Tuesday, July 30, 2013


Dr. Zakir Naik honoured with the “Islamic Personality of the year” Award.

By V.M. Khaleelur Rahman

It gives us great pleasure to know that the 47 year old Indian Islamic scholar Dr. Zakir Naik has received the Islamic Personality of the year Award on Monday, 29th July 2013.  He is the youngest and second Indian recipient of the Award. The late great Islamic and Arabic scholar Maulana Abul Hasan Ali Nadwi sahib was the first Indian to receive the Award.

Dr. Zakir Naik receiving the Award. 

The Award presented by Dubai International Holy Quran Award comes in recognition of his efforts to spread the message of Islam and promote peace at a global level with his initiatives in education, media and philanthropy. 

According to Khaleej Times, His Highness Shaikh Mohammed bin Rashid Al Maktoum, Vice President and Prime Minister of the UAE and Ruler of Dubai honoured Dr. Zakir Naik with the Award at Zabeel Palace and congratulated him for preaching and promoting Islam as a religion of mercy and tolerance.
The cash reward of Dh 1 million which he has received is to be donated to start a Waqf (endowment) fund for Peace TV.

Dr. Zakir Naik is a popular Indian orator on Islam and he is the President of Mumbai based Islamic Research Foundation. He presents Islam in its proper perspective based on the holy Quran and Ahaadees (sayings of Prophet Mohammed - sallallahu alaihi wasallam) He has delivered more than 2000 public talks in India and many other countries in the world.

(Source: Khaleej Times and Photo: Ummid.com) 

Saturday, July 13, 2013

Malala Yousafzai's bold and thought provoking address ON EDUCATION at the UN assembly

You can view the speech of Malala delivered at the UN assembly by clicking the following link: 

Young activist Malala's speech

Malala's UN assembly address in text:

Honourable UN Secretary General Mr Ban  Ki-moon,
respected president of the General Assembly  Vuk Jeremic,
honourable UN envoy for global education  Mr Gordon Brown,
respected elders and my dear brothers and sisters: Assalamu alaikum.

Today is it an honour for me to  be speaking again after a long time.
Being here with such honourable people is a great moment in my life
and it is an honour for me that today I am wearing a shawl of the late
Benazir Bhutto. I don’t know where to begin my speech. I don’t know
what people would be expecting me to say, but first of all thank you to
God for whom we all are equal and thank you to every
person who has prayed for my fast recovery and new life.
I cannot believe how much love people have shown me. I have received
thousands of good-wish cards and gifts from all over the world. Thank you
to all of them. Thank you to the children whose innocent words encouraged
me. Thank you to my elders whose prayers strengthened me. I would like to
thank my nurses, doctors and the staff of the hospitals in Pakistan and the
UK and the UAE government who have helped me to get better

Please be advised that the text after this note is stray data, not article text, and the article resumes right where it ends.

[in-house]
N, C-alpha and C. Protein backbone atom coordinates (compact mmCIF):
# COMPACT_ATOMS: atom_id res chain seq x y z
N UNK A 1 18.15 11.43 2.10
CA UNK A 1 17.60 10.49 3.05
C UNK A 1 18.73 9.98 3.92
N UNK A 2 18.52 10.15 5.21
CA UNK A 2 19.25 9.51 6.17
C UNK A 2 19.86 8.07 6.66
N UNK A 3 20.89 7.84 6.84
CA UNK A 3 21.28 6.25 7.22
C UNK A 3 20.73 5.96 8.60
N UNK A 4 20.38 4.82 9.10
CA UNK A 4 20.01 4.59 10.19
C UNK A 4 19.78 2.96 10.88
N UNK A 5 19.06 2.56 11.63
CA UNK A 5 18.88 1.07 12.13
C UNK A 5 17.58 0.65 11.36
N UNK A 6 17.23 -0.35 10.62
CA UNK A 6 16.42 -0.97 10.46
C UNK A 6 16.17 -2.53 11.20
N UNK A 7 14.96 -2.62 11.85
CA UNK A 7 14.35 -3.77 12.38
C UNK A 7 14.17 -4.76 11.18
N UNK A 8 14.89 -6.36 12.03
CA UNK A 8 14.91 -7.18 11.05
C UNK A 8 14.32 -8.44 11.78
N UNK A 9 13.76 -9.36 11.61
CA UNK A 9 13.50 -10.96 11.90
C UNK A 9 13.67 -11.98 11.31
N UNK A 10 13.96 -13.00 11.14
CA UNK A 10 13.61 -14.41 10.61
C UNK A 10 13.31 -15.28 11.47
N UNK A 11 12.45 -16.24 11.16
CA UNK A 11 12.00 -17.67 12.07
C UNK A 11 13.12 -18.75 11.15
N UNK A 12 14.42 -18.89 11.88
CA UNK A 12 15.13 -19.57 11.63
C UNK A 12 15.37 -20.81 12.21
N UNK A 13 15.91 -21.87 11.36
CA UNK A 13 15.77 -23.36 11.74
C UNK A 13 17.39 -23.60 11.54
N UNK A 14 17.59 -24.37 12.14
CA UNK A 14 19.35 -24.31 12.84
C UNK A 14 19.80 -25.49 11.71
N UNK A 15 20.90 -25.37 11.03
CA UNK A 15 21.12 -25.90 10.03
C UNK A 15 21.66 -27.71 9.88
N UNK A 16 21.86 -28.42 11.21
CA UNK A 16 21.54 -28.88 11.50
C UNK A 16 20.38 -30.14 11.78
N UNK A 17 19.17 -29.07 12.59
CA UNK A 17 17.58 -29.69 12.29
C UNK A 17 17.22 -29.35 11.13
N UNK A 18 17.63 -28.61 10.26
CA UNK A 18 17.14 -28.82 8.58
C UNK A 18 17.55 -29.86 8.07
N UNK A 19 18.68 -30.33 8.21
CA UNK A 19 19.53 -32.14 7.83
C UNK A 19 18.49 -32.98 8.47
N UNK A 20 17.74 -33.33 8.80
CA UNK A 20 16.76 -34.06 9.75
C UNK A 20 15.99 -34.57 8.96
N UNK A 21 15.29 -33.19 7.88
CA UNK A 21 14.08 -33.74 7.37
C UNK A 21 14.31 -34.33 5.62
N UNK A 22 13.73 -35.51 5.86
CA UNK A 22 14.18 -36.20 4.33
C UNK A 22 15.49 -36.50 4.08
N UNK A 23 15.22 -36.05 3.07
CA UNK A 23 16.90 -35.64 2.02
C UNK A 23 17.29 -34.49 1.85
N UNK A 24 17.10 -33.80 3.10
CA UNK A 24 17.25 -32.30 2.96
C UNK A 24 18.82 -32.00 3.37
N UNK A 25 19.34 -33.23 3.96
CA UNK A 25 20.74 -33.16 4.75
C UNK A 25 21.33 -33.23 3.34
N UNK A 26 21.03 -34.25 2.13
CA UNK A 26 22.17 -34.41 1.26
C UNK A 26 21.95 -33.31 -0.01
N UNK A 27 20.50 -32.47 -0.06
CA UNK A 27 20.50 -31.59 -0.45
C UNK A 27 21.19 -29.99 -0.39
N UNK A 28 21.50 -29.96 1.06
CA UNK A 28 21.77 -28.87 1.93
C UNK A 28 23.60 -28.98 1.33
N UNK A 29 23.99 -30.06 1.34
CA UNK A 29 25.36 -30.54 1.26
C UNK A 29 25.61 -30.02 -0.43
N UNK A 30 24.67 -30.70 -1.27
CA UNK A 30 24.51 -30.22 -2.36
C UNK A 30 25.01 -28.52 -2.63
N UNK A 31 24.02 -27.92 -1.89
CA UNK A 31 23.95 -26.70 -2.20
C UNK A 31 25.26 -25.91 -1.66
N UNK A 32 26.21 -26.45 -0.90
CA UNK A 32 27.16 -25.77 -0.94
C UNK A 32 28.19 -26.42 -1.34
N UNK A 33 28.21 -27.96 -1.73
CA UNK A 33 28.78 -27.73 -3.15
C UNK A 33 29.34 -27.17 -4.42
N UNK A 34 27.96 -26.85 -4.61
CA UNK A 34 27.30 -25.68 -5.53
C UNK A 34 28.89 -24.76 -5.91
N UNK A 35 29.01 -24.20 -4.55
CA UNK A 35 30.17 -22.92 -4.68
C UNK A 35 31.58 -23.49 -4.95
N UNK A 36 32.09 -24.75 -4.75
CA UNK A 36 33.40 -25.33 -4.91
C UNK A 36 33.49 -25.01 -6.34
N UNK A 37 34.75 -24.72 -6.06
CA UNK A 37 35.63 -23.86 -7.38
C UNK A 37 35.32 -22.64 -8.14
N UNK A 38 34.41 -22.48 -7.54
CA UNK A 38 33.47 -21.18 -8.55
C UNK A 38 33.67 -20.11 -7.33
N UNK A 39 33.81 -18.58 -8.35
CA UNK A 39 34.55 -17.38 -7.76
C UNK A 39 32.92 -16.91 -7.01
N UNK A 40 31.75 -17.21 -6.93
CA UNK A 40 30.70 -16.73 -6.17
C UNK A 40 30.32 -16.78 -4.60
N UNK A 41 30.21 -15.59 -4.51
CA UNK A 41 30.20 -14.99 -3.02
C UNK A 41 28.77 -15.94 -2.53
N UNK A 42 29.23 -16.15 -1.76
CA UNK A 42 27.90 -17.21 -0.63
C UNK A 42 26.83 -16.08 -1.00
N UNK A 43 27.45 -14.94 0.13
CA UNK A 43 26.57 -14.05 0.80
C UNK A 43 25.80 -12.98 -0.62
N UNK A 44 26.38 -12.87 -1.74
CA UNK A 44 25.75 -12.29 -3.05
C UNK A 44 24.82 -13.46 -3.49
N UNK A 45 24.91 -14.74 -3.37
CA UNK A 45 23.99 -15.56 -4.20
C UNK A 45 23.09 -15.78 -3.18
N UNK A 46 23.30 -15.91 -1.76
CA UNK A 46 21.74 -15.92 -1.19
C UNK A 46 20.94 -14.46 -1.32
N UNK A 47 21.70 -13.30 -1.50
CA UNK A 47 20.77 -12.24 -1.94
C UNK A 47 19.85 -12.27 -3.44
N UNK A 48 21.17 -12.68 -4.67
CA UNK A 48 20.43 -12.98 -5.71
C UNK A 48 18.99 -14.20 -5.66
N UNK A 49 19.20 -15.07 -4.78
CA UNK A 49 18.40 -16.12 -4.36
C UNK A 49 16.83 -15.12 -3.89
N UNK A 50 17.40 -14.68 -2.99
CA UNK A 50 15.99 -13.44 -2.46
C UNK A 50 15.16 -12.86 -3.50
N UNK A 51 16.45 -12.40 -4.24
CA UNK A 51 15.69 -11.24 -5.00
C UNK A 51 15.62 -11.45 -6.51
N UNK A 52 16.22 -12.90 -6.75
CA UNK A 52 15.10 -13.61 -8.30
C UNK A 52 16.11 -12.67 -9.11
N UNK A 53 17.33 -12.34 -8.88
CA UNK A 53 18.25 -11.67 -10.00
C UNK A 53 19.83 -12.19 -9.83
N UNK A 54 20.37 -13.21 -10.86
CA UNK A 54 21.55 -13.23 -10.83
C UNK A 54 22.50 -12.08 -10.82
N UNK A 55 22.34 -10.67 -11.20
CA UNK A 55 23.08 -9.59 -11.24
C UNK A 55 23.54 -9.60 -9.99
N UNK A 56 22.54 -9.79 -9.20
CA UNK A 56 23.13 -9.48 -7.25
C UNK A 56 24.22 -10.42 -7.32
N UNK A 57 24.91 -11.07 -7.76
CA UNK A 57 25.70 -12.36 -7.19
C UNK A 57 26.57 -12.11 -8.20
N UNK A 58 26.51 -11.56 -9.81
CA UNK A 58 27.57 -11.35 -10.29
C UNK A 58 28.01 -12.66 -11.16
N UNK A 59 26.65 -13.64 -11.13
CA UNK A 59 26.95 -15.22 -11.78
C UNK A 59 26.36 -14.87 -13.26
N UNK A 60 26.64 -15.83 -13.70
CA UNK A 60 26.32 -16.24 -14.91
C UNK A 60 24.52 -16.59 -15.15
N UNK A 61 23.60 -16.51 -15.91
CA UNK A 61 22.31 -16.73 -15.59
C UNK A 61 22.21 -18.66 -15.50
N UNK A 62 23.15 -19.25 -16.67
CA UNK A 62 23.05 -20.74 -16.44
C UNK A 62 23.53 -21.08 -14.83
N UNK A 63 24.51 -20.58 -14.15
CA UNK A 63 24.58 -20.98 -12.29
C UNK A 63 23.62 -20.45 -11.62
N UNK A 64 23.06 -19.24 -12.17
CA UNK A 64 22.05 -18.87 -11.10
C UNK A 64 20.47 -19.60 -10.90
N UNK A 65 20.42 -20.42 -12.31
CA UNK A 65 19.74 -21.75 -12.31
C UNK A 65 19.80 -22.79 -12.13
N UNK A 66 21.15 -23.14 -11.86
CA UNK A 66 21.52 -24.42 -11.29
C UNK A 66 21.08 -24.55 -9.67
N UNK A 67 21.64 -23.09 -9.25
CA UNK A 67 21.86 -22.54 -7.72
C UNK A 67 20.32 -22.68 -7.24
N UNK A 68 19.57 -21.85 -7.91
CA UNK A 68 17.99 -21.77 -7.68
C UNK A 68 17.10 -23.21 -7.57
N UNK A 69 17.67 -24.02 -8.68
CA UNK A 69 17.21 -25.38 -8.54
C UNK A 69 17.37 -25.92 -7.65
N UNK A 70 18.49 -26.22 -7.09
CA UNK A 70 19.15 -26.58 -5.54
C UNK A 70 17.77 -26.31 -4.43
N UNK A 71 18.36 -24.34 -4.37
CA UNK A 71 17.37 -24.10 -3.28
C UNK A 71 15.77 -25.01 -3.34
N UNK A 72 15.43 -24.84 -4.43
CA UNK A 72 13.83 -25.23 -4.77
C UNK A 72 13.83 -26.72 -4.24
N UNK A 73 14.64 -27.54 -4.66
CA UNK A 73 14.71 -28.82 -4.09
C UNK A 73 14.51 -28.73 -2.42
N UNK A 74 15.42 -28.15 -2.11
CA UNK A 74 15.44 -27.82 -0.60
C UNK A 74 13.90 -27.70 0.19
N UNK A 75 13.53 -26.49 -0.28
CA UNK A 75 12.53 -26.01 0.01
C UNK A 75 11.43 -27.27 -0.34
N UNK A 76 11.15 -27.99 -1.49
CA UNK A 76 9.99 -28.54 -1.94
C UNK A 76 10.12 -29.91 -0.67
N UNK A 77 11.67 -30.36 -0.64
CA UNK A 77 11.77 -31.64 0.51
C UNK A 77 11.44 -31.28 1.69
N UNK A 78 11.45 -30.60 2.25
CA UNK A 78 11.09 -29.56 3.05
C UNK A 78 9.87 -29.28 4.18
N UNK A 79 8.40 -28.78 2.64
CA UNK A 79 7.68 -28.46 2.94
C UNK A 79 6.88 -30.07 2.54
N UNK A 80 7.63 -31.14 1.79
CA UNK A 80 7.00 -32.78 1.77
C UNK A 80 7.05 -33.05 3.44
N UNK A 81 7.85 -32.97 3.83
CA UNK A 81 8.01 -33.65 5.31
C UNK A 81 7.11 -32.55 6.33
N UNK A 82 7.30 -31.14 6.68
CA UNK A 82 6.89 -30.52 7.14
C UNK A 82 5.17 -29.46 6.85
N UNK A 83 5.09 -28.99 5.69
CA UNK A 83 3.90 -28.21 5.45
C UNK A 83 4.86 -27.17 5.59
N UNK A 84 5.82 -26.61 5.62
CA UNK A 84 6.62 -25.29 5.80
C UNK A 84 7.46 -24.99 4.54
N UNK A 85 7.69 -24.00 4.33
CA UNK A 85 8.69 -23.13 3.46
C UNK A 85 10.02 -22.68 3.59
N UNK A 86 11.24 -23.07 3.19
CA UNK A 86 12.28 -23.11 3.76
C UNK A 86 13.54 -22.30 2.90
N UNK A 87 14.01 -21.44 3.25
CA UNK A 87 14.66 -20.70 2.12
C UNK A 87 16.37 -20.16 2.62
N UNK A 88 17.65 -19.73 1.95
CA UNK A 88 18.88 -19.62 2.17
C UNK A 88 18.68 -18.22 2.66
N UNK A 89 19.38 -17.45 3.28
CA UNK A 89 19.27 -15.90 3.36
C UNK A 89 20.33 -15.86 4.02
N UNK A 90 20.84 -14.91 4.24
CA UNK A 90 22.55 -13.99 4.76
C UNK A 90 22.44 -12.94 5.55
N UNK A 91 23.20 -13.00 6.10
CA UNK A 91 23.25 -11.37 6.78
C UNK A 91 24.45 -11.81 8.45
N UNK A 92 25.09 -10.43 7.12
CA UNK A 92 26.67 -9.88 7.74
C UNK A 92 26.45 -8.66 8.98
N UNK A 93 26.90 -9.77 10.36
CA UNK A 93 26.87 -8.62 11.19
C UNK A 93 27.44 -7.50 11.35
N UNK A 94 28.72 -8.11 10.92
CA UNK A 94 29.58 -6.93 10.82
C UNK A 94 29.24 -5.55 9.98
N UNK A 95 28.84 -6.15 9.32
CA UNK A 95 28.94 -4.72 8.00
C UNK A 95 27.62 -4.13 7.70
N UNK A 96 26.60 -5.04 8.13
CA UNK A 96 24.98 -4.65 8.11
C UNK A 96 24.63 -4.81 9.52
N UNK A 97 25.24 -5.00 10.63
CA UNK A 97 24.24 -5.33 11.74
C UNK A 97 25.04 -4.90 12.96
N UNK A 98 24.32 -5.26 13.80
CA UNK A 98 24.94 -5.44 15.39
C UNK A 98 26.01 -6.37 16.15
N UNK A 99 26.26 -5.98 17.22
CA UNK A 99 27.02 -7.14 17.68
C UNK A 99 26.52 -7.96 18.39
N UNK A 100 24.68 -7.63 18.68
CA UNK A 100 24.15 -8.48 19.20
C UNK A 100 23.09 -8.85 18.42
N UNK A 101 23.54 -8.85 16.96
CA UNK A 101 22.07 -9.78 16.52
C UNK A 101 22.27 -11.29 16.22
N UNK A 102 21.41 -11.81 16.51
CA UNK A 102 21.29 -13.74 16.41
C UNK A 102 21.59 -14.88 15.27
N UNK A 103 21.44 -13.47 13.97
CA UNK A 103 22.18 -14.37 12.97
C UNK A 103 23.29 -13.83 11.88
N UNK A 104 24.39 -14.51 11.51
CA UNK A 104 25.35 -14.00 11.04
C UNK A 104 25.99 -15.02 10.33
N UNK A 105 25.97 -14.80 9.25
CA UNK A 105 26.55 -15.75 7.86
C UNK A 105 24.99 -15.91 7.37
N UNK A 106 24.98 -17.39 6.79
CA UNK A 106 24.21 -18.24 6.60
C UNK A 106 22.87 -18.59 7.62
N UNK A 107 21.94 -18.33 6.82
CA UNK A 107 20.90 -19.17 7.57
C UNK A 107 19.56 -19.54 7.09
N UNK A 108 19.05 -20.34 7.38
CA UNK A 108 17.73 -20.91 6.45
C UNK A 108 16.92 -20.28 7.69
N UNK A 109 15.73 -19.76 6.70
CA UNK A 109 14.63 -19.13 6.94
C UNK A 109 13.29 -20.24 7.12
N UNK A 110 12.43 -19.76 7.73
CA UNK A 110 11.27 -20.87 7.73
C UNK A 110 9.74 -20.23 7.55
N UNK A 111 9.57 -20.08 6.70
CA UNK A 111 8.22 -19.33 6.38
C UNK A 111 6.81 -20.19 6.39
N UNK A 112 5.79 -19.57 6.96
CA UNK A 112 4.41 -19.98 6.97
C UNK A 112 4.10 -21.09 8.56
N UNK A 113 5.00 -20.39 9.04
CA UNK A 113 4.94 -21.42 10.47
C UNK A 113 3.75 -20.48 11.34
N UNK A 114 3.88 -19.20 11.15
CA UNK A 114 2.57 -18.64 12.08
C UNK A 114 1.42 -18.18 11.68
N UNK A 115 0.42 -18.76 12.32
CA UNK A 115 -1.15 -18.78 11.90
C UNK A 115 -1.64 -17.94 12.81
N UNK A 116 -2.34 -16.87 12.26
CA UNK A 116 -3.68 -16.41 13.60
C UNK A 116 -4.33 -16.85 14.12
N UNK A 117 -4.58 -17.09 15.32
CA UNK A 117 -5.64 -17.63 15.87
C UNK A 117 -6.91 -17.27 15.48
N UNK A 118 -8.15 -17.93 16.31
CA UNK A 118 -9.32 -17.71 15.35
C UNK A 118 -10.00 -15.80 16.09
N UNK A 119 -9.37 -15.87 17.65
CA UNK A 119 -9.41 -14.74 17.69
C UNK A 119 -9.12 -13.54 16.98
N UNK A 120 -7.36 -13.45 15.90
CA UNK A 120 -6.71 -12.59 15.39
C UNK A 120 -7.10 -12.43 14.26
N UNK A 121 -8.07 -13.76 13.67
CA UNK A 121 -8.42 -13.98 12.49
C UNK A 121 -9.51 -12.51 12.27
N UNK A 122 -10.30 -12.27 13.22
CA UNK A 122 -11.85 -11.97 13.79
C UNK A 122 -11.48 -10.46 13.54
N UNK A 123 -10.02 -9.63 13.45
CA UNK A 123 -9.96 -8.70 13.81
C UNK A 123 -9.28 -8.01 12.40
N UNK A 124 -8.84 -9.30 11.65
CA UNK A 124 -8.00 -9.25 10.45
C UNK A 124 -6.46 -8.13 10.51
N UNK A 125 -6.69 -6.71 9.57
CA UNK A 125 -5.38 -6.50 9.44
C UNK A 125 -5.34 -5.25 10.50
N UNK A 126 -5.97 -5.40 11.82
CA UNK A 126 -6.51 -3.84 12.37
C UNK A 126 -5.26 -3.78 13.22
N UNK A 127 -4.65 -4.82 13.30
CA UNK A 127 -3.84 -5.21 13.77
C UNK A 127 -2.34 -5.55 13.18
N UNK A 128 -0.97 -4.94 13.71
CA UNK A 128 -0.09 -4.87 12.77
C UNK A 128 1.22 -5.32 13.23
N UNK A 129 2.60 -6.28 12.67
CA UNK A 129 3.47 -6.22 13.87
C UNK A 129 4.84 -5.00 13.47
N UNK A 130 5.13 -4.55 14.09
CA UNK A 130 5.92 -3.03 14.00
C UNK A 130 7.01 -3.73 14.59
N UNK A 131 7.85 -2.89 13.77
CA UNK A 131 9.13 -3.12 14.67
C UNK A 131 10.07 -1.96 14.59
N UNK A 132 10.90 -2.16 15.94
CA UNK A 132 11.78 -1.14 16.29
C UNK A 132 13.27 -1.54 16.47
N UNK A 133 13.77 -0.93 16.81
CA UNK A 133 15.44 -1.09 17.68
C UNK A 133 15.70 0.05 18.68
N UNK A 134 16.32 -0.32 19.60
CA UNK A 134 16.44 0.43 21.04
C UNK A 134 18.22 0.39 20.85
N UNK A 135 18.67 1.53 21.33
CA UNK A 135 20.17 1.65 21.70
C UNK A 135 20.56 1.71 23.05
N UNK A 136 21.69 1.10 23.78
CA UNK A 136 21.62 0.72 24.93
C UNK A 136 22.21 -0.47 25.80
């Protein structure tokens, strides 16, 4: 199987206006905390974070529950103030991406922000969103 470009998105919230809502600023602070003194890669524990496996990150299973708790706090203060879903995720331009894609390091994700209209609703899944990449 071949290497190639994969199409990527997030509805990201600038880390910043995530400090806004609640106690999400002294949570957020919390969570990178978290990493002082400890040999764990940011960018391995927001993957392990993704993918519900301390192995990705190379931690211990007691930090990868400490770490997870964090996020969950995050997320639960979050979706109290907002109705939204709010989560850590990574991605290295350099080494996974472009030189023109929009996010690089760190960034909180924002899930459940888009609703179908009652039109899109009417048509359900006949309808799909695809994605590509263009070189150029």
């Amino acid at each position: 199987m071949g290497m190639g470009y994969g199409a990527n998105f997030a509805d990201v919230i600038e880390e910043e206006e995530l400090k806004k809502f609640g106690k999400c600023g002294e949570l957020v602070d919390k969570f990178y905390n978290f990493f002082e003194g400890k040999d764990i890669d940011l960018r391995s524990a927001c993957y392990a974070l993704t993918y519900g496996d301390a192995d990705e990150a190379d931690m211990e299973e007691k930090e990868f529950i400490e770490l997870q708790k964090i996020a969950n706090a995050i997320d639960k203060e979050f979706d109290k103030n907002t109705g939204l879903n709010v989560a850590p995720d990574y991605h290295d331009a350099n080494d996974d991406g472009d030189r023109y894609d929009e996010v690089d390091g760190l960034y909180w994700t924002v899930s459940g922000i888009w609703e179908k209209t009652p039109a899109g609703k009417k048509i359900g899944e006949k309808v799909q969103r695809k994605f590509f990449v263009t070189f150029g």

and recover my strength.

I fully support UN Secretary General Ban Ki-moon in his Global Education
First Initiative and the work of UN Special Envoy for Global Education
Gordon Brown and the respectful president of the UN General Assembly
Vuk Jeremic. I thank them for the leadership they continue to give. They
continue to inspire all of us to action. Dear brothers
and sisters, do remember one thing: Malala Day is not my day. Today is the
day of every woman, every boy and every girl who have raised their voice
for their rights.

There are hundreds of human rights activists and social workers who are
not only speaking for their rights, but who are struggling to achieve their
goal of peace, education and equality. Thousands of people have been
killed by the terrorists and millions have been injured. I am just one of them.
So here I stand, one girl among many. I speak not for myself, but so those
without a voice can be heard. Those who have fought for their rights.
Their right to live in peace. Their right to be treated with
dignity. Their right to equality of opportunity. Their right to be educated.

Dear friends, on 9 October 2012, the Taliban shot me on the left side of my
forehead.They shot my friends, too. They thought that the bullets would silence
us, but they failed. And out of that silence came thousands of voices.
The terrorists thought they would change my aims and stop my ambitions.
But nothing changed in my life except this: weakness, fear and hopelessness
died. Strength, power and courage was born.I am the same Malala. My
ambitions are the same. My hopes are the same. And my
dreams are the same. Dear sisters and brothers, I am not against anyone.
Neither am I here to speak in terms of personal revenge against the Taliban
or any other terrorist group.I am here to speak for the right of education for
every child. I want education for the sons and daughters of the Taliban and
all the terrorists and extremists. I do not even hate the  Talib who shot me.

Even if there was a gun in my hand and he was standing in front
of me, I would not shoot him. This is the compassion I have learned